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A Legacy of Education for Liberation
Fernando Esquivel-Suárez joined Freedom University as a volunteer instructor in 2017. His main research interests focus on African American/Latinx relations, overlapping oppression, and solidarity.
Why did you decide to teach at Freedom University?
To me, serving at Freedom University represents learning from historically Black colleges and universities and Freedom Schools and carrying on their legacy of education for liberation. As many scholars point out, racist and xenophobic narratives legitimize segregationist policies and violence against migrants and people of color. Freedom University allows students and faculty to contextualize our personal stories in history and resist the criminalization of our bodies and identities.
I believe in the strength of multiracial political solidarity. Freedom University is a great example of diverse oppressed communities working together. We are not only inspired but also guided by leaders and institutions that formed the Civil Rights Movement. As a documented immigrant from Colombia who has lived in Atlanta for more than a decade, teaching at Freedom University inserts me into the history of the struggle for human rights historically led by activists from this city.
What are some of your most memorable teaching moments at Freedom University?
Beyond training students in the academic uses of Spanish, our course Introducción a las Literaturas en Español (Introduction to Spanish Literature) became a space for both native speakers and heritage speakers (those who grew up in homes where Spanish was spoken) to reflect on the role of the language in our lives. I find this exercise crucial during this latest resurgence of nativism, as we experience shaming for speaking Spanish in public.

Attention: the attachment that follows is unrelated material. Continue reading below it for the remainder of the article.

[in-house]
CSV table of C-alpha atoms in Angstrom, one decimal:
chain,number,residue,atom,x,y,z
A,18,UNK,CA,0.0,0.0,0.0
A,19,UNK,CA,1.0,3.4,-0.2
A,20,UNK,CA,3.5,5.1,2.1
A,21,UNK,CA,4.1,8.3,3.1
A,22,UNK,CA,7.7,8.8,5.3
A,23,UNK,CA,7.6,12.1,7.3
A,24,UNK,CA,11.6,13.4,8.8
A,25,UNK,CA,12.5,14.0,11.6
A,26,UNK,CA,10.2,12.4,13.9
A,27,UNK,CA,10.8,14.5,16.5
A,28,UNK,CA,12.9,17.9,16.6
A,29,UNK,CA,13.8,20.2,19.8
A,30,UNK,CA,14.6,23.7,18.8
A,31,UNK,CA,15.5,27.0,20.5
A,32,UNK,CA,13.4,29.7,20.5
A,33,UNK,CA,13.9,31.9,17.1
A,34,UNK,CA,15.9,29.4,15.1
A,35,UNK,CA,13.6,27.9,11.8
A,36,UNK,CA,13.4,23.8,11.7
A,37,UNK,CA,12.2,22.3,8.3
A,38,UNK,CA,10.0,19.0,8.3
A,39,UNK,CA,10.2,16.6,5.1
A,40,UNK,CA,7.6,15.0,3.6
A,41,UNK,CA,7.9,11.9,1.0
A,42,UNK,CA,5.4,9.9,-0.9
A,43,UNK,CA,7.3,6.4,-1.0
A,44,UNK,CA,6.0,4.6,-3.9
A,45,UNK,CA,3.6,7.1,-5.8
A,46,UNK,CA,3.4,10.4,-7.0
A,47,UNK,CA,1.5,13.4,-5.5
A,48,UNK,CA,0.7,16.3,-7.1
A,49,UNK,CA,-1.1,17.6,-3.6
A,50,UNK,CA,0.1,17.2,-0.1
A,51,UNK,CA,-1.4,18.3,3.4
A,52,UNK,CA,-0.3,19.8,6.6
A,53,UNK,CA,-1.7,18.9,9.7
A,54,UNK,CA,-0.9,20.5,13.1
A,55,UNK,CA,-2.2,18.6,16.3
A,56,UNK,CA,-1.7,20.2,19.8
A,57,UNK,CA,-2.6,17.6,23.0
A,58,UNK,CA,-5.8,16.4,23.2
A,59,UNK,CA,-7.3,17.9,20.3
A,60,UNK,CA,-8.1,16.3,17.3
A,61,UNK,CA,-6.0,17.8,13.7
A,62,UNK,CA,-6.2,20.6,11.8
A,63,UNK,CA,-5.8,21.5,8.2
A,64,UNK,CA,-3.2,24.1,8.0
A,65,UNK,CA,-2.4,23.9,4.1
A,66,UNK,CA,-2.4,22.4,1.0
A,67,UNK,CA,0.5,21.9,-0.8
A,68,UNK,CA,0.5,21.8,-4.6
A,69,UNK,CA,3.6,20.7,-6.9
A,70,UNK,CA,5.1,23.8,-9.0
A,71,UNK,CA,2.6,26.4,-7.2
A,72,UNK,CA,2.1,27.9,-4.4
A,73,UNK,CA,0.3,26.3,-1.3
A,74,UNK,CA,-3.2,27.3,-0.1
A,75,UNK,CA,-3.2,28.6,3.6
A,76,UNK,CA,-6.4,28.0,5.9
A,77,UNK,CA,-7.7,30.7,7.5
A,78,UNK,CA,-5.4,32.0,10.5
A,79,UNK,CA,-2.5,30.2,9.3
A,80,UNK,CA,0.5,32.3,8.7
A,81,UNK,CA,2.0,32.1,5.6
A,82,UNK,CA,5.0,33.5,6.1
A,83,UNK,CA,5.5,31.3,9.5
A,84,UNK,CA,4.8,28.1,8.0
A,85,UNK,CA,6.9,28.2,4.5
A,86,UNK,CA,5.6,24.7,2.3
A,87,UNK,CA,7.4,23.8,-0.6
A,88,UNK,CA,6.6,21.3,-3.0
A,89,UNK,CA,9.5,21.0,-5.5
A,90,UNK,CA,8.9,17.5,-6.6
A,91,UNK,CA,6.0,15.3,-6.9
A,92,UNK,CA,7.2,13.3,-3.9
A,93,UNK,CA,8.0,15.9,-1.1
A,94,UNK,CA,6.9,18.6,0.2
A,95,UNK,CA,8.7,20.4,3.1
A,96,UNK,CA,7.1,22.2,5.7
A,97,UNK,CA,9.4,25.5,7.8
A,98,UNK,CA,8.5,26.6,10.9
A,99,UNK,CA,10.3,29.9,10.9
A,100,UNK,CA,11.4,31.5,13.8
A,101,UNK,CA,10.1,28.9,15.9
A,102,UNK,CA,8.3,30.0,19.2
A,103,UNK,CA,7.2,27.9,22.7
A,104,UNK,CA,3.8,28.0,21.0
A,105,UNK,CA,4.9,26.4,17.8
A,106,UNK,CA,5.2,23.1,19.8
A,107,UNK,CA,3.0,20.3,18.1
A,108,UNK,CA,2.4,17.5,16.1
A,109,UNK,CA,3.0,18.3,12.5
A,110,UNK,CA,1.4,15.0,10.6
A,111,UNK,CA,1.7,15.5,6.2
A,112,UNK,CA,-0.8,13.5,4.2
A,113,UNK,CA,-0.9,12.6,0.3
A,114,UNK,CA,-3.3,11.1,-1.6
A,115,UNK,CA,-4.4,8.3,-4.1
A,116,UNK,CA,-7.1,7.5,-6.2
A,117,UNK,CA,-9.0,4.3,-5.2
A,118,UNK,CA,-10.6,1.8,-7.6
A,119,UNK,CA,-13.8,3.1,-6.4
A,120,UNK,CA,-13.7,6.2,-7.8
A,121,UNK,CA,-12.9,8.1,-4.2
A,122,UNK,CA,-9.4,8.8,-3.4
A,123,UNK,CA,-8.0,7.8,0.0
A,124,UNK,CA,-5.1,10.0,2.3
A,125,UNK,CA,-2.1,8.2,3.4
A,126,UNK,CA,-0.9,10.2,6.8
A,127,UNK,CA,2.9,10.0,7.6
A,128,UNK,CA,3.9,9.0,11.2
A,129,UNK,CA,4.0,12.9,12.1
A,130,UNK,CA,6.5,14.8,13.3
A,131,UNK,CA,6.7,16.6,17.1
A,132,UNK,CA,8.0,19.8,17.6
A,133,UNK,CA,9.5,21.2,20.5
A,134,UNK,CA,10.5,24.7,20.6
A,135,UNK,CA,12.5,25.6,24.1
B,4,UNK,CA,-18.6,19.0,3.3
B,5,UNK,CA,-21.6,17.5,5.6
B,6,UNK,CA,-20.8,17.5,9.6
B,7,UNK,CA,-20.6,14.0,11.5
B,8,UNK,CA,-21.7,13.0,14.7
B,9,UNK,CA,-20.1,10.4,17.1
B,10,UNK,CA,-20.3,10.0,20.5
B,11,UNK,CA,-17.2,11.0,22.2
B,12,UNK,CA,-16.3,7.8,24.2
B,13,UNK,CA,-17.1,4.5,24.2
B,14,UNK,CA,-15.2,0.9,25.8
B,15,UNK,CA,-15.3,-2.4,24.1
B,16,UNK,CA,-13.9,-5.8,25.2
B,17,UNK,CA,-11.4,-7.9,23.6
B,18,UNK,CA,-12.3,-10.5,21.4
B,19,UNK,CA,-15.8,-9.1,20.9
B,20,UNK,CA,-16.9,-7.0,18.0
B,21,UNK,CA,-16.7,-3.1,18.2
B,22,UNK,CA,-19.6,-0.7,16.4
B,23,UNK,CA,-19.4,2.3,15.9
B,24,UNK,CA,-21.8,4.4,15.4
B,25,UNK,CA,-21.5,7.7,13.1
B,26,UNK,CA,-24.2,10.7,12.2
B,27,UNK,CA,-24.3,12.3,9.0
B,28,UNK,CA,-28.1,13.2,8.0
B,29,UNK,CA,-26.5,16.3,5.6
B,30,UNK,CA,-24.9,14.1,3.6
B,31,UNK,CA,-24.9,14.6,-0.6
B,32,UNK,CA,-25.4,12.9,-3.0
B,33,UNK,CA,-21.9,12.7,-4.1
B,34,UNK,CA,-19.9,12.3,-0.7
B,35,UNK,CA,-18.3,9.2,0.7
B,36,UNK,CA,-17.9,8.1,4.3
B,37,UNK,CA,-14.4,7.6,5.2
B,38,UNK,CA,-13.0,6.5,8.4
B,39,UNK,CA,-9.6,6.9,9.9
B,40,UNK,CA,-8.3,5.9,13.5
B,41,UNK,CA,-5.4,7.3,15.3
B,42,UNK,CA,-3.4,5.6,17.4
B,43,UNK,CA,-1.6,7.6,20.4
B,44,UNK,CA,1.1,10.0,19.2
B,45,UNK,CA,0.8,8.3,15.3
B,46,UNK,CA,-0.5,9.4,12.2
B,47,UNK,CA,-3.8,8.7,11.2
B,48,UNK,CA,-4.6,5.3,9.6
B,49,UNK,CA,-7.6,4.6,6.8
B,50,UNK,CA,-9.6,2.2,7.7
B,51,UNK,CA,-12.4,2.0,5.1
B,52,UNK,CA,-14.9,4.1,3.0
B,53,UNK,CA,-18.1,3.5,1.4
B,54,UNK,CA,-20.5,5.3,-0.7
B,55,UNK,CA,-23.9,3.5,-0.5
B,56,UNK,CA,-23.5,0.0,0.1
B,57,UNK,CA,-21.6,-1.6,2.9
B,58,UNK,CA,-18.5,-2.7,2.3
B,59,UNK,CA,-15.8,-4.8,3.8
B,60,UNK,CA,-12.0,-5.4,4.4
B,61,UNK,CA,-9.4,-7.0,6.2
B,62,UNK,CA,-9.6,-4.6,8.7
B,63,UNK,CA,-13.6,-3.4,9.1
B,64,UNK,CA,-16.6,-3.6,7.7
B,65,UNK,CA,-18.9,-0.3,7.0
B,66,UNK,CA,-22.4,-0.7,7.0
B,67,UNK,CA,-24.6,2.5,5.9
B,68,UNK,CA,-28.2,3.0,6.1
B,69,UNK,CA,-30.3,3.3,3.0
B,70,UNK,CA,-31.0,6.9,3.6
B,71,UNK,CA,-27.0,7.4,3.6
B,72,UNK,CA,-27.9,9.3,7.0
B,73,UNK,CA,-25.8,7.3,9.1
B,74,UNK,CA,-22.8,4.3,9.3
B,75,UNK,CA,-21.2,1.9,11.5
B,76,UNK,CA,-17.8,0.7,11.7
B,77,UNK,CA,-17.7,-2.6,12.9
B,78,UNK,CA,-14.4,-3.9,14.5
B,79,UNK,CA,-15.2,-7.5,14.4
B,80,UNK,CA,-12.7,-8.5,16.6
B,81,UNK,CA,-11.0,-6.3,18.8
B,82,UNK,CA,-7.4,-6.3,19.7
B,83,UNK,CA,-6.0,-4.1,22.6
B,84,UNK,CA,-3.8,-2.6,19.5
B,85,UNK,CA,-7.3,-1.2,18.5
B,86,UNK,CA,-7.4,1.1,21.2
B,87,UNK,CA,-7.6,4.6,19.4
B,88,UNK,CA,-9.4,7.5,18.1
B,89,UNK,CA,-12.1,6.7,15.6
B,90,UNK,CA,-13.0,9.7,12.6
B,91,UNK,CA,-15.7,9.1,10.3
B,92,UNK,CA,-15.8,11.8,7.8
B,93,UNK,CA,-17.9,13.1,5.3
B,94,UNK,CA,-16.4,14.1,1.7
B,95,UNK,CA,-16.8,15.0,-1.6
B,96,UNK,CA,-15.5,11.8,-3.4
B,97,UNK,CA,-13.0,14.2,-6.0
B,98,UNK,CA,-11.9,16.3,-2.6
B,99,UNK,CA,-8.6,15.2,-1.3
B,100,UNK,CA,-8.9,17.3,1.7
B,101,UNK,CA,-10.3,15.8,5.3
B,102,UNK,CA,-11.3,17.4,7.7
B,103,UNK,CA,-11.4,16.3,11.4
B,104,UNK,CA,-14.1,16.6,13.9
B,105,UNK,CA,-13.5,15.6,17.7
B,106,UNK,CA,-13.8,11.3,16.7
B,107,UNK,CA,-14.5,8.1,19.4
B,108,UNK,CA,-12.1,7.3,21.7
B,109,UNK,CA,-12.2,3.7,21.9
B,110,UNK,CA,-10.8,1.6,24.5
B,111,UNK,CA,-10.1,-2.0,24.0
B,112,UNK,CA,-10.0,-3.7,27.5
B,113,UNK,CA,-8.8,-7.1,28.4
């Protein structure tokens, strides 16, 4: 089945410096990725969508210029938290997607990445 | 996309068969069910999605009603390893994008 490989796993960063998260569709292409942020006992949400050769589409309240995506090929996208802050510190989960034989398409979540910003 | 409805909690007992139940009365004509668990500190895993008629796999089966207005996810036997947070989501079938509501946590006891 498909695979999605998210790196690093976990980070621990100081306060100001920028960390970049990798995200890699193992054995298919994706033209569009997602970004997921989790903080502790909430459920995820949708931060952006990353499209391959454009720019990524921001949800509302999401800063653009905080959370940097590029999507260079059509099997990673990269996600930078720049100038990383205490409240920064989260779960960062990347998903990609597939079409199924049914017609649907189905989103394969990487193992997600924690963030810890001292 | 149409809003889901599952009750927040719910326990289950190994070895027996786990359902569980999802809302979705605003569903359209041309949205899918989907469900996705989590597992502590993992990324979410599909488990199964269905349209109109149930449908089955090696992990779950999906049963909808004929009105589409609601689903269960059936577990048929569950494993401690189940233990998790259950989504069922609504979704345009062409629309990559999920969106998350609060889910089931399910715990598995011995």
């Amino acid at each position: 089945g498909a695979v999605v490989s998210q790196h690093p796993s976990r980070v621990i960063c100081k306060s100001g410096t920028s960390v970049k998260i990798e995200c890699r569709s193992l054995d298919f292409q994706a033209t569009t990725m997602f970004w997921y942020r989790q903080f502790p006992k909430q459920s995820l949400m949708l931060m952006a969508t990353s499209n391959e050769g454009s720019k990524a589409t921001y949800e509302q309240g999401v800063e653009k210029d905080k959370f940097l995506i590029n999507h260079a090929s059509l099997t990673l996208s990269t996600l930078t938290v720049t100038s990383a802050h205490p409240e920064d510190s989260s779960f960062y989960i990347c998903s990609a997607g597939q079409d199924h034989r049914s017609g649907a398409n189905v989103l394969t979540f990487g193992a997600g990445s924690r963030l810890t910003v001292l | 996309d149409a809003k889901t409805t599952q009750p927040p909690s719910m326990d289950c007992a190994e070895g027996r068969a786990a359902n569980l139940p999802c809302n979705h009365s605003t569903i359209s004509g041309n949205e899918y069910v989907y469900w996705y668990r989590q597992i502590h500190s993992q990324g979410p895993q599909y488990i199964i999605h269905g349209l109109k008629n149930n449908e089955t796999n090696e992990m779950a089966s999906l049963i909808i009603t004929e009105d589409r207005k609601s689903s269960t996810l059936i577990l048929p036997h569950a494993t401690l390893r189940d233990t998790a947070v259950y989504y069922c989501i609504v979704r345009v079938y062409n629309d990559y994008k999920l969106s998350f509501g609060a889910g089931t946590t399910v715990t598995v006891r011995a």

I particularly treasure two moments from this course. The first occurred as students read their own poetry, exhibiting great artistic control and the ability to powerfully convey their experiences as they fluctuated between Spanish and other languages. In the second instance, one student described how, for her, Spanish was contained in family and religious spheres, and how our class helped her tap into another dimension of the language and reflect on the multiplicity of her identity.
What have you learned most from your students?
Working with students at Freedom University has given me a glimpse of how education might look in the margins of capitalism. There are no financial transactions. This transforms the school into a place where people willingly meet to learn from each other, produce and interrogate knowledge, and develop academic skills. To me, Spanish-speaking students and faculty at Freedom University have become an invaluable intellectual community in my first language.
What are your hopes for your students for the future?
The goal of segregationist policies in education—like the policies passed by the Georgia Board of Regents—is to constrain oppressed populations’ access to social mobility through professionalization and force them to be a reservoir of cheap labor. I hope for a future in which our students can determine their own destinies without the burden of laws designed to curtail their freedom. They are already actively building that future.
Fernando Esquivel-Suárez is Professor of Spanish Literature at Freedom University and Senior Instructor in the Department of World Languages and Literature at Spelman College.